SPRINGFIELD, Ohio — Unwinding after a full day was a unique experience for a Wittenberg professor attending conferences in Granada, Spain and Morocco last summer — from eating in caves or below bull-fighting stadiums to visiting Granada’s recently opened, first new legal mosque to watching flamenco dancing. After intensive study, time was still available to enjoy the local customs and scenery.
“The scenery was often breathtaking as well, and the towns that we visited had no end to wonder,” said Professor of Sociology Jerry Pankhurst. “Mediterranean blues, aquas and whites colored the buildings as we walked along narrow, winding alleyways among craft and spice shops. Carpet sellers and artisans beckoned us to come in and shop.”
Pankhurst is dedicated to global awareness, helping students understand the Islamic culture. He took it to another level this summer. With organizational support from IES (Institute for the International Education of Students) and financial support from Wittenberg’s Office of the Provost, Pankhurst learned about Islam in Spain and Morocco in a busy summer “vacation.”
He has incorporated his experiences at the conferences into his class on Islam and Islamic Studies. The trip gave Pankhurst a new appreciation of the cultural impact of the Andalusian Period, a key time in the history of the Muslim religion, exposed him to the Islamic artistic heritage and provided him with specific classroom techniques.
IES is taking the initiative to introduce American faculty to these issues through its study center in Granada. The last two days in Granada were devoted to the international seminar titled “Challenges of Security and Defense in the Mediterranean: Processes of Dialogue and Meeting Spaces” that was co-sponsored by the Euro-Arab Foundation for Advanced Studies and IES Granada. The Institute of Strategic Studies of the Spanish Ministry of Defense was an additional patron.
Pankhurst gave a presentation to the conference that focused on the sociological approach to dimensions of injustice or inequity and the contributing factors in the development of alienation among the Muslim population in Europe. The audience included members of security forces from Spain and Portugal, academics, journalists, human rights advocates and political figures from around the world.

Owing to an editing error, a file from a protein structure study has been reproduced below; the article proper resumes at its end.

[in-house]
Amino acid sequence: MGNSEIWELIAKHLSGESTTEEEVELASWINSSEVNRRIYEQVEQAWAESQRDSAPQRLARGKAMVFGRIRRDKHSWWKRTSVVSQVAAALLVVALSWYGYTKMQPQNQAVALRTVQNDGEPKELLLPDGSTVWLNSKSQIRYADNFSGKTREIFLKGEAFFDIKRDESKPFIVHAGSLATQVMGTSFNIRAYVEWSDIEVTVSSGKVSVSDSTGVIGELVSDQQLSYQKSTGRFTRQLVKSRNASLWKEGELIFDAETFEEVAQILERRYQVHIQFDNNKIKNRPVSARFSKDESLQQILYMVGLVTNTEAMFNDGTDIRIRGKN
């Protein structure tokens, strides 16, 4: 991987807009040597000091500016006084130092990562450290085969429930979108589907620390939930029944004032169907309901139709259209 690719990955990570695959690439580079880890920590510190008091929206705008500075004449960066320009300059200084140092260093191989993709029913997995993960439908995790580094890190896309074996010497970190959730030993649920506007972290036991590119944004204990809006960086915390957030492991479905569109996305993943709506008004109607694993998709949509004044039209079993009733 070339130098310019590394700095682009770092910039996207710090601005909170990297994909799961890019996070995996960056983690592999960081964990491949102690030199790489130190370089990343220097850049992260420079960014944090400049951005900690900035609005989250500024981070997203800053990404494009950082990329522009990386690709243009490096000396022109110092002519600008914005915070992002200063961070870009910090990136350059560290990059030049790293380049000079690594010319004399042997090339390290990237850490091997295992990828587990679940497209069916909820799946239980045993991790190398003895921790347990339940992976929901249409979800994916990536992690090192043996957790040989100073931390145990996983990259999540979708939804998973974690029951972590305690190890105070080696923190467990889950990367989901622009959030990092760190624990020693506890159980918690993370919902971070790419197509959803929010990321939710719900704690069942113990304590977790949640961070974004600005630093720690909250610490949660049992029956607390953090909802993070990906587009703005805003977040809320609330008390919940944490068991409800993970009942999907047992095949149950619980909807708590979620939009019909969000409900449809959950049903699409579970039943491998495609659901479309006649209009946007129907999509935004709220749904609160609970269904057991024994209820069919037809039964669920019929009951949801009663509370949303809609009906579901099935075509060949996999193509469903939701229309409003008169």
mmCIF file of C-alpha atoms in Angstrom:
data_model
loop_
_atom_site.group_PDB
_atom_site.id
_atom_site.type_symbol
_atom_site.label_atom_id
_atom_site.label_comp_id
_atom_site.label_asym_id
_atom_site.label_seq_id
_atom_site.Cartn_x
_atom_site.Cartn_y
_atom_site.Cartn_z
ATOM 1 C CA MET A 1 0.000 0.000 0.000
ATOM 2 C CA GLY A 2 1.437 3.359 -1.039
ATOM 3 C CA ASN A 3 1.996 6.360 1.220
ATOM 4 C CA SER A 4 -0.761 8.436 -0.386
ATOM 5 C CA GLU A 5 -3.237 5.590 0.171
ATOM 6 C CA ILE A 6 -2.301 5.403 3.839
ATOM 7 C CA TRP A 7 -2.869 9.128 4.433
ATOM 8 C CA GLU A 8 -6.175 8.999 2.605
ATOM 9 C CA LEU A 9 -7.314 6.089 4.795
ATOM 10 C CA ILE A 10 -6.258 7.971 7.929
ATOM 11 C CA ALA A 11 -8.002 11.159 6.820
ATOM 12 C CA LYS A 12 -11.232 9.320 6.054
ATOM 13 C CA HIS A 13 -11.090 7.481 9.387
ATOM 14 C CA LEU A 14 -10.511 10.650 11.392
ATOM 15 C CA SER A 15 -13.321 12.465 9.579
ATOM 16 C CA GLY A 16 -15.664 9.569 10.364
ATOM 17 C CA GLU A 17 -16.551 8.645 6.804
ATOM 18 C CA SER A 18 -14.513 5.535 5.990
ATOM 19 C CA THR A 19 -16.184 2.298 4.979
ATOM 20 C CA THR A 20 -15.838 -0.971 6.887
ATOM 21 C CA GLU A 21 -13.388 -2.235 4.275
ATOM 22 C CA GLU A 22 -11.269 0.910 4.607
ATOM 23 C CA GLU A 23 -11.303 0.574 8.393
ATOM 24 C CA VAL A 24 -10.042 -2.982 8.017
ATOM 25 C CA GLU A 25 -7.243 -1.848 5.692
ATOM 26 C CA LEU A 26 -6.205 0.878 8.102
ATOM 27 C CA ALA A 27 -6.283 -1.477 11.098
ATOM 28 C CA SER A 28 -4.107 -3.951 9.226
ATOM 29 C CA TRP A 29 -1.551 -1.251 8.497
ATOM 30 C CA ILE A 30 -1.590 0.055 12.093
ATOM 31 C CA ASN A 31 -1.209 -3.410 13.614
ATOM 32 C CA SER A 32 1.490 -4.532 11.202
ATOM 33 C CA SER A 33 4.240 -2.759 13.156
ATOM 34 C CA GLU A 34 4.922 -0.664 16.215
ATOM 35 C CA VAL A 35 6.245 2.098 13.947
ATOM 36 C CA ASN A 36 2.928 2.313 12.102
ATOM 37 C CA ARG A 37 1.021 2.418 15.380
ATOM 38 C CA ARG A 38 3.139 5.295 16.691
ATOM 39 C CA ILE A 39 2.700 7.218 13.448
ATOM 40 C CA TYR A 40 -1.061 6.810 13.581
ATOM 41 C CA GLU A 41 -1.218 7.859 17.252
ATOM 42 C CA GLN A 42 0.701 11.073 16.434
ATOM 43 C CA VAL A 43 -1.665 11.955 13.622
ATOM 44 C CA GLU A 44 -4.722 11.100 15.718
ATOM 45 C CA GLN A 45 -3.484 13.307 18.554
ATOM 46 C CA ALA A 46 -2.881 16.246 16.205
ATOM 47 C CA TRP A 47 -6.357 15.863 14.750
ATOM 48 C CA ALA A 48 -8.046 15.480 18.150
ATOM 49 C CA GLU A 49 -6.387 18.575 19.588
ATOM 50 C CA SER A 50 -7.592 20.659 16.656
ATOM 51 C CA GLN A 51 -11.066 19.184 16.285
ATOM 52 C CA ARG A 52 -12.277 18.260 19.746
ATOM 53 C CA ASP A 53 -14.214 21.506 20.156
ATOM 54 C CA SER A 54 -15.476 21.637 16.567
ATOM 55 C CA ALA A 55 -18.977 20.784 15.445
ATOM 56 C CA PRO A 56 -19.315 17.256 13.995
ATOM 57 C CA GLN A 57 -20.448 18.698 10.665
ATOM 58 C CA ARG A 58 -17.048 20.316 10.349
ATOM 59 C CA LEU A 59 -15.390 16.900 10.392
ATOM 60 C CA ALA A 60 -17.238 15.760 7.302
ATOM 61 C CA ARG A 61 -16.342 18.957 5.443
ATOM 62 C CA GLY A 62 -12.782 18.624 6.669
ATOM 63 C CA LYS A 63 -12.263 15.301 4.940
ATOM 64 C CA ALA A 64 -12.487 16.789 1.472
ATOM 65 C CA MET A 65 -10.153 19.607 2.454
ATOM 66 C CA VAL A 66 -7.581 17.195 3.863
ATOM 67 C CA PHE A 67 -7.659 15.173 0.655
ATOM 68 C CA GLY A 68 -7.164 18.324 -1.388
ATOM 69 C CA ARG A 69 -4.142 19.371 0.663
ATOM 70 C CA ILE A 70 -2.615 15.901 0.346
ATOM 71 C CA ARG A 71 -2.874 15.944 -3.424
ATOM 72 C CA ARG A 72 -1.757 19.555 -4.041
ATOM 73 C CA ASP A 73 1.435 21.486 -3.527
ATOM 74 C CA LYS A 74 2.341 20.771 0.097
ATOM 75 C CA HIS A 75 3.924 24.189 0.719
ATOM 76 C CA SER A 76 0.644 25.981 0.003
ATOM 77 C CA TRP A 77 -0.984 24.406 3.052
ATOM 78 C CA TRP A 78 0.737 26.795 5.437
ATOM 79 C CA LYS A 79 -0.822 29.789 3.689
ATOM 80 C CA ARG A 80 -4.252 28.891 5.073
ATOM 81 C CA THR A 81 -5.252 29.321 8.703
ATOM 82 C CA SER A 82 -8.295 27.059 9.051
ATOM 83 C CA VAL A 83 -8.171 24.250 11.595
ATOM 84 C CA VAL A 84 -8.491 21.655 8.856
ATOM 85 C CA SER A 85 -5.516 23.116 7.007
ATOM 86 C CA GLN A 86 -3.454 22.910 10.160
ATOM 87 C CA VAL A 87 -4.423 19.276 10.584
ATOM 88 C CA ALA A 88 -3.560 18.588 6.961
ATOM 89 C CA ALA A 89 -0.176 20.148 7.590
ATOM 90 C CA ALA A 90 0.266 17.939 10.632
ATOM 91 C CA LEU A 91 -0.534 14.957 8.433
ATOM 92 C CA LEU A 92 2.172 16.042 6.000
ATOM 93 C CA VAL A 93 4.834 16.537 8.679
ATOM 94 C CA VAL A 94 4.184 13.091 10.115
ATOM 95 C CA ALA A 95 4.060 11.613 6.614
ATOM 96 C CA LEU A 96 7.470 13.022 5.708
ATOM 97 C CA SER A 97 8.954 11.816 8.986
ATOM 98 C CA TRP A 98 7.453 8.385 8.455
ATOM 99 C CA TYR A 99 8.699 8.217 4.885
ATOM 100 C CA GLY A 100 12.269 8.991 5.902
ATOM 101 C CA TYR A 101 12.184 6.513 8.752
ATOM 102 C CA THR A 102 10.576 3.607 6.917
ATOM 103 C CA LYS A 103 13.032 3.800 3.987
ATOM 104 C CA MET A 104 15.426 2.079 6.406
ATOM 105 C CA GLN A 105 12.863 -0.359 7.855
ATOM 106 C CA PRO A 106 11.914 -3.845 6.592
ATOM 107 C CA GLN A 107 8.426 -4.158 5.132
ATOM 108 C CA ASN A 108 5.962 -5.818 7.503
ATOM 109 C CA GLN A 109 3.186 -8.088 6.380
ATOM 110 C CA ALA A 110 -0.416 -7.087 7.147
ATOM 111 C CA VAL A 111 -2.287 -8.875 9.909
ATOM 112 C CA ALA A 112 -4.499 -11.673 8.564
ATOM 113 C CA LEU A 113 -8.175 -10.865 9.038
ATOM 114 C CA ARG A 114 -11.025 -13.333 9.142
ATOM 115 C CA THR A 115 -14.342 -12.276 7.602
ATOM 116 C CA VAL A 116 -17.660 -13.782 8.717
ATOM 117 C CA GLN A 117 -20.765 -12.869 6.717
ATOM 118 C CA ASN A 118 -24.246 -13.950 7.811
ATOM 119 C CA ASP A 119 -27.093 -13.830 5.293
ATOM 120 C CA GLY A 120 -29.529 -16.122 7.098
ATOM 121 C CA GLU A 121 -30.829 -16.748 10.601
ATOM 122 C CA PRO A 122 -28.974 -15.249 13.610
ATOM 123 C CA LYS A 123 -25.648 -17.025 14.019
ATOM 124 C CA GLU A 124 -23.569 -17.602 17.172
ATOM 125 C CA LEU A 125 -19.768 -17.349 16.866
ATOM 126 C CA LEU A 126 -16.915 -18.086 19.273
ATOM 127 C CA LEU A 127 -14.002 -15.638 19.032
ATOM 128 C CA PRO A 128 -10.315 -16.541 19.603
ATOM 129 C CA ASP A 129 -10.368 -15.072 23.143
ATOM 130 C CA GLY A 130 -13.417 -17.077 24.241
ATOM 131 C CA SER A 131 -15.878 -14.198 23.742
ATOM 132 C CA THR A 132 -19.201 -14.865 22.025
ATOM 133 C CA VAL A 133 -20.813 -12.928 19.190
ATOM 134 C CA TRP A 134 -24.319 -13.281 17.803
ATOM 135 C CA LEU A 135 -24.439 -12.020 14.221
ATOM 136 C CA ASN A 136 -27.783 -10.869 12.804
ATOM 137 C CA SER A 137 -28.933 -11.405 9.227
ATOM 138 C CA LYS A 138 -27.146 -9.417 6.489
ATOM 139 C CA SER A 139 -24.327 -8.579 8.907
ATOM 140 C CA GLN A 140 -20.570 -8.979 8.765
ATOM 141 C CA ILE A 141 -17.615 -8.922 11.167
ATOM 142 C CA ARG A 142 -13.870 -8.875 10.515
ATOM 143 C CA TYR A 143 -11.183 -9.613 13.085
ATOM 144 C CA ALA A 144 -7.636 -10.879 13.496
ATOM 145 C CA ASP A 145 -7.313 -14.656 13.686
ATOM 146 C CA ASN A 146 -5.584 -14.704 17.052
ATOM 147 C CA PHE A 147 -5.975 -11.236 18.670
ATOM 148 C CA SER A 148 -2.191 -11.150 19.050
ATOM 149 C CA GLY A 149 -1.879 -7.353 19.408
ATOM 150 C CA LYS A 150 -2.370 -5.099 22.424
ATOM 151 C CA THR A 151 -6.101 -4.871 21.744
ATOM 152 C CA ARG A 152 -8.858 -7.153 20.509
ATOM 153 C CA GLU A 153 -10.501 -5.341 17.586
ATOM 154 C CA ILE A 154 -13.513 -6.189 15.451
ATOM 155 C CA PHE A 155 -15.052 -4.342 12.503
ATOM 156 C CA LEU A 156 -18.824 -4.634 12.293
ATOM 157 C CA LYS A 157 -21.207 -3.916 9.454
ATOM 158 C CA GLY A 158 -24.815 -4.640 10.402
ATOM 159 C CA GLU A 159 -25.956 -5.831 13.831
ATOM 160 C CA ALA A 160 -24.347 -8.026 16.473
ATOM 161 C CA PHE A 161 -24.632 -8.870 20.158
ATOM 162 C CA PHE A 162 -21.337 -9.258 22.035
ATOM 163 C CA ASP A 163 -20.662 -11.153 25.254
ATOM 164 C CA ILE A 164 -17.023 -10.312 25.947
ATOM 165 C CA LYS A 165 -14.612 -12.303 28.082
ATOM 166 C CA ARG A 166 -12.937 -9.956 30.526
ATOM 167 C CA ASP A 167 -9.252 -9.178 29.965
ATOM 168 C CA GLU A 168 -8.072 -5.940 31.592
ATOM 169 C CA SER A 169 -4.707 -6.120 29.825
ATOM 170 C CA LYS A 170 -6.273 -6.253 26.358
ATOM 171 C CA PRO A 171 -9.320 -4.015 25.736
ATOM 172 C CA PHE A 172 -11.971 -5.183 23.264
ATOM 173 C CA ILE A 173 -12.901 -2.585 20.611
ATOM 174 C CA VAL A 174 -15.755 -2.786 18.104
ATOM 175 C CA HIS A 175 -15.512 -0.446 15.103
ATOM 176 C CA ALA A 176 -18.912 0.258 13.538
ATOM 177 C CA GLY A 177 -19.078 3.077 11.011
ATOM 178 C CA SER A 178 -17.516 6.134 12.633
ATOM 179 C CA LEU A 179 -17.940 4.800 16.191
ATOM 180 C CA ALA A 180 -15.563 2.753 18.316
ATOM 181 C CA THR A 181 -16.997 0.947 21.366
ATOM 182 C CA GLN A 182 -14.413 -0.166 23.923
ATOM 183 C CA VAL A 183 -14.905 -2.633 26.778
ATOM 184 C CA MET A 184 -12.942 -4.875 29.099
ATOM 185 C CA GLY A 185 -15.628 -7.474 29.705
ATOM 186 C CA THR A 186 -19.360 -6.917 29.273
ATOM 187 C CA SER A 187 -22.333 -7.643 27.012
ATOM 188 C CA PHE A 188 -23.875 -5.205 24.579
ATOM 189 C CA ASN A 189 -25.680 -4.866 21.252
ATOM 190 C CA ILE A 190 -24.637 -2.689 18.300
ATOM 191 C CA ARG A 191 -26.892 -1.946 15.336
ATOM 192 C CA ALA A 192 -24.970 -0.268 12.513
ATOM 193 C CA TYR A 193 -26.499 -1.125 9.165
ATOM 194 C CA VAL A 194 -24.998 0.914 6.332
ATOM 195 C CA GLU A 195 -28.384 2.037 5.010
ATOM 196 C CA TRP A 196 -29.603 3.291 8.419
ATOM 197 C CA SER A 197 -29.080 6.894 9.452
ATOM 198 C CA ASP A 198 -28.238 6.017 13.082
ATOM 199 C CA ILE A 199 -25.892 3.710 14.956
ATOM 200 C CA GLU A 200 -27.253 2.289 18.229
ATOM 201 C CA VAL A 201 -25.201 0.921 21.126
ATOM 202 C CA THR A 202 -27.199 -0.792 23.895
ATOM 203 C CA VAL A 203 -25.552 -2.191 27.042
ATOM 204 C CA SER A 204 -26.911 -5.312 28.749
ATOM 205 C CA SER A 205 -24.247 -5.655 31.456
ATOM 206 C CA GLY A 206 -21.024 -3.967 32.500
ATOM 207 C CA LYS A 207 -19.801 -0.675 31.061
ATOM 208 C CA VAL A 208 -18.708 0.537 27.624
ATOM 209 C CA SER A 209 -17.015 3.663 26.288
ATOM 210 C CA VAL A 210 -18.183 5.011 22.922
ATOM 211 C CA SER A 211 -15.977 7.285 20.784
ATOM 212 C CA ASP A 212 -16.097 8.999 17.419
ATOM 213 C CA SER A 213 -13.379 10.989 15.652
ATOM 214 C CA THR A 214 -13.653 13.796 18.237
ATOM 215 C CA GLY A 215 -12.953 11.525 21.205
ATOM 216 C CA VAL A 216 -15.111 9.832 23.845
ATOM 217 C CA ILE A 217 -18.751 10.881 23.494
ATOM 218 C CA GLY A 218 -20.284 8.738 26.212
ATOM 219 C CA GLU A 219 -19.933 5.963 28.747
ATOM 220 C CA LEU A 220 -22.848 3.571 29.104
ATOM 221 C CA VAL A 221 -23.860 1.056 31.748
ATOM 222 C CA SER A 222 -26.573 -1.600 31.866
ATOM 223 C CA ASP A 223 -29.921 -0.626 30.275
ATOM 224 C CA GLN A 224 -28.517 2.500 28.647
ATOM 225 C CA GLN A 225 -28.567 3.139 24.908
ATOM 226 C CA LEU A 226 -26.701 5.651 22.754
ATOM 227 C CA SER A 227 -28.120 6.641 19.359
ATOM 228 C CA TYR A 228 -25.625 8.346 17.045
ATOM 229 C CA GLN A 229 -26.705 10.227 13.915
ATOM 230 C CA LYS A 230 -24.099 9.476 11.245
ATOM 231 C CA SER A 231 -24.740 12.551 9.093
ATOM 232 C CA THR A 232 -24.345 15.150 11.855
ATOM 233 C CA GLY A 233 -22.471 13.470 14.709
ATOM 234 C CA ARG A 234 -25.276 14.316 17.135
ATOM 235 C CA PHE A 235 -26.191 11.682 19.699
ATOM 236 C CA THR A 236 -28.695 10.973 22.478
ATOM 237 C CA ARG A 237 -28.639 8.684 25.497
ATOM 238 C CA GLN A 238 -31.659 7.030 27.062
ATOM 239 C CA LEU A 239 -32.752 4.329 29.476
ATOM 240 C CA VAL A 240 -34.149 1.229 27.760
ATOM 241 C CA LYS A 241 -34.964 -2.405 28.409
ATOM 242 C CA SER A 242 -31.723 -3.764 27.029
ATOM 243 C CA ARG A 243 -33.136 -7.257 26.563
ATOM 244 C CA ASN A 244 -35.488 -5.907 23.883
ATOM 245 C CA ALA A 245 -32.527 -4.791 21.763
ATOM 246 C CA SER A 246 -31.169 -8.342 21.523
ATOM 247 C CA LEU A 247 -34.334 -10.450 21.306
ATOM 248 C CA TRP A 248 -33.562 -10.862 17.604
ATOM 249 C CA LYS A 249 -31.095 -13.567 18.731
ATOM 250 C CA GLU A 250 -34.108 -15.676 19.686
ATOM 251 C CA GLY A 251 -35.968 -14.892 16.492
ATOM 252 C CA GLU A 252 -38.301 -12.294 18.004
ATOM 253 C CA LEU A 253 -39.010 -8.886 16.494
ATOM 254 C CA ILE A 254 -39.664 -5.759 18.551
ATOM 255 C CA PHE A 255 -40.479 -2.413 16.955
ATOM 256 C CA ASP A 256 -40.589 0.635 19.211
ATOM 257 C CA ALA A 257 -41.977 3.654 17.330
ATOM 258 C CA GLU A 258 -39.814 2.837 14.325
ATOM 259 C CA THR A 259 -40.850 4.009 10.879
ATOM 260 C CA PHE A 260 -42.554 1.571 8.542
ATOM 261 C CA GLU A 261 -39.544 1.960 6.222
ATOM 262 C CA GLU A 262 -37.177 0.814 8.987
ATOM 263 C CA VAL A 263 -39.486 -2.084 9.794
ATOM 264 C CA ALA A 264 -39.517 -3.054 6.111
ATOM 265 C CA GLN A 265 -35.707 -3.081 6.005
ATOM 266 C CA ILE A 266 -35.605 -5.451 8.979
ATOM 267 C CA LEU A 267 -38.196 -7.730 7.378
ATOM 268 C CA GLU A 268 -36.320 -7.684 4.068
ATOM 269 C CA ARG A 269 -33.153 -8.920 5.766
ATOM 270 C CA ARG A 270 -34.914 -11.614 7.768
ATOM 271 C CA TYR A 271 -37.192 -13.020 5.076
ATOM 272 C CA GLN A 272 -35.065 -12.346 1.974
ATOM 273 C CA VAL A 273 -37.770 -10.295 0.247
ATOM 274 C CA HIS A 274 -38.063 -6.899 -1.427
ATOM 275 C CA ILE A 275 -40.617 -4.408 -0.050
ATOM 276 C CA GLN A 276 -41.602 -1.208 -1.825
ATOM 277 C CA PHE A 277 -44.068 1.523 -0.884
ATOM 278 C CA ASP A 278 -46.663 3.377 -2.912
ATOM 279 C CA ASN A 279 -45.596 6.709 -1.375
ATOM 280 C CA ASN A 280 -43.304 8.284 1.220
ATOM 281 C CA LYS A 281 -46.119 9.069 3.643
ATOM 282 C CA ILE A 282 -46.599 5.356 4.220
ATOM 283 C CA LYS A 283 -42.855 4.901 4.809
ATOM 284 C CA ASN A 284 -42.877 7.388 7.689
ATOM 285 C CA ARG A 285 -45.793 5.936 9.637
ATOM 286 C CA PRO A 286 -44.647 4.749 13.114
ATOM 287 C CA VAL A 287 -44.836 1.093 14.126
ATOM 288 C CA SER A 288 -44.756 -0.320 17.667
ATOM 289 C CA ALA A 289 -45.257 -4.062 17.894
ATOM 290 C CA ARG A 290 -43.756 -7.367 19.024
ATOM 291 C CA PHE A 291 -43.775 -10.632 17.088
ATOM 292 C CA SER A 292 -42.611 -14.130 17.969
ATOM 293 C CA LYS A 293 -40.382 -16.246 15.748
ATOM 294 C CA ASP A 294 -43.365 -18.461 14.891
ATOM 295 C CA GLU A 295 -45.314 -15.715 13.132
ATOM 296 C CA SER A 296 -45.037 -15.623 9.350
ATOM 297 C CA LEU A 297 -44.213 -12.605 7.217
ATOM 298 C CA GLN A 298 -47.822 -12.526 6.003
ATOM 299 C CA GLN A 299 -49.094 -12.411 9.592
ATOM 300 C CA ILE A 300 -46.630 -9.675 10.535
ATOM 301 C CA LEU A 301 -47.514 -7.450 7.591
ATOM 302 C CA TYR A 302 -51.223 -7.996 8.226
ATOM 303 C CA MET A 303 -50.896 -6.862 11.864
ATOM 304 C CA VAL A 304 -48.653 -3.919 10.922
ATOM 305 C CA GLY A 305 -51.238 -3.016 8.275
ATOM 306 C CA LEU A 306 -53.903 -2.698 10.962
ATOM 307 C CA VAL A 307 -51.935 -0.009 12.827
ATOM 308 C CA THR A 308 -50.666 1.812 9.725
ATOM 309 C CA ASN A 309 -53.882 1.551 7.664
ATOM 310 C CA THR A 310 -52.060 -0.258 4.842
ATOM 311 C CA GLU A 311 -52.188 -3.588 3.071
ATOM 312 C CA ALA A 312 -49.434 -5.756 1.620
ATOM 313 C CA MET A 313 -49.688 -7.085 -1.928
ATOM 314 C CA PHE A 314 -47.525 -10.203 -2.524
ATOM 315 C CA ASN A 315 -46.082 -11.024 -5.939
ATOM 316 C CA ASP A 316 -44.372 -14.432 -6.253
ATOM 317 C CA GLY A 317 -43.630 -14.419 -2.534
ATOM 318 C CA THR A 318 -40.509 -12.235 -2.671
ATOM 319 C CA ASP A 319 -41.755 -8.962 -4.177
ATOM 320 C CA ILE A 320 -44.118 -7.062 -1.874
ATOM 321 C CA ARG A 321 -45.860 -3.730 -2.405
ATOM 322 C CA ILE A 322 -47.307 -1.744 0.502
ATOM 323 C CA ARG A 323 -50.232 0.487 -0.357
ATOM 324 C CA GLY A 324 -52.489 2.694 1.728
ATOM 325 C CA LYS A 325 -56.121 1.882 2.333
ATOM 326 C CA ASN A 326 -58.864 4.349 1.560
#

Preceding the security conference, Pankhurst participated in every plenary session throughout the general Granada Seminar. Some of the topics included: History of the Arab-Muslims World in the Mediterranean Area, Arab-Muslim Cultural Heritage in the Iberian Peninsula and North Africa and The Development of a Civil Society in Arab-Muslim Countries in the Mediterranean. He also attended two pedagogical workshops: Learning about Islam in Europe: Challenges and Opportunities for U.S. Students and Teaching about Islam in U.S. Universities: Challenges and Opportunities.
“I made a presentation on my experiences teaching about Islam at Wittenberg in the last workshop,” said Pankhurst. “I addressed several issues; first, why it is important to have a curriculum that acknowledges Islam in today’s world; second, what I see as some of the most important challenges that teachers face when teaching about Islam in a small liberal arts college like Wittenberg; and third, how courses like mine can change the challenges into opportunities for making a real contribution to human understanding.”
“I think that it is essential that Wittenberg students develop an ever greater understanding of the importance of global dynamics for their own futures,” Pankhurst continued. “We live in a situation that simply gets more and more global in its processes. Study abroad, learning about other cultures, studying world history and culture – all of these are essential parts of higher education that need to be pursued by our students.
“They will find that building a successful career in almost any field depends more and more upon understanding our own place in the global system.”
In Morocco, Pankhurst and other conference particpants became better acquainted with Muslim culture and society. Moroccan Muslims built the Andalusian Empire –Pankhurst visited a ruined mosque and Marabout (holy man) tomb, which is managed as a state-managed park with beautiful gardens.
With his study abroad experience fresh in his mind, Pankhurst has gained new perspective and a deeper knowledge base, which he continues to incorporate into courses such as Islam and Islamic Studies.
“I am grateful that Wittenberg has now gained additional faculty with interests in Islam and they are able to add breadth to our offerings on the topic,” said Pankhurst. “I think that it is essential that Wittenberg students develop an ever greater understanding of the importance of global dynamics for their own futures.
“We live in a situation that simply gets more and more global in its processes. Study abroad, learning about other cultures, studying world history and culture – all of these are essential parts of higher education that need to be pursued by our students. They will find that building a successful career in almost any field depends more and more upon understanding our own place in the global system.”
By: Dani Nicholson '07
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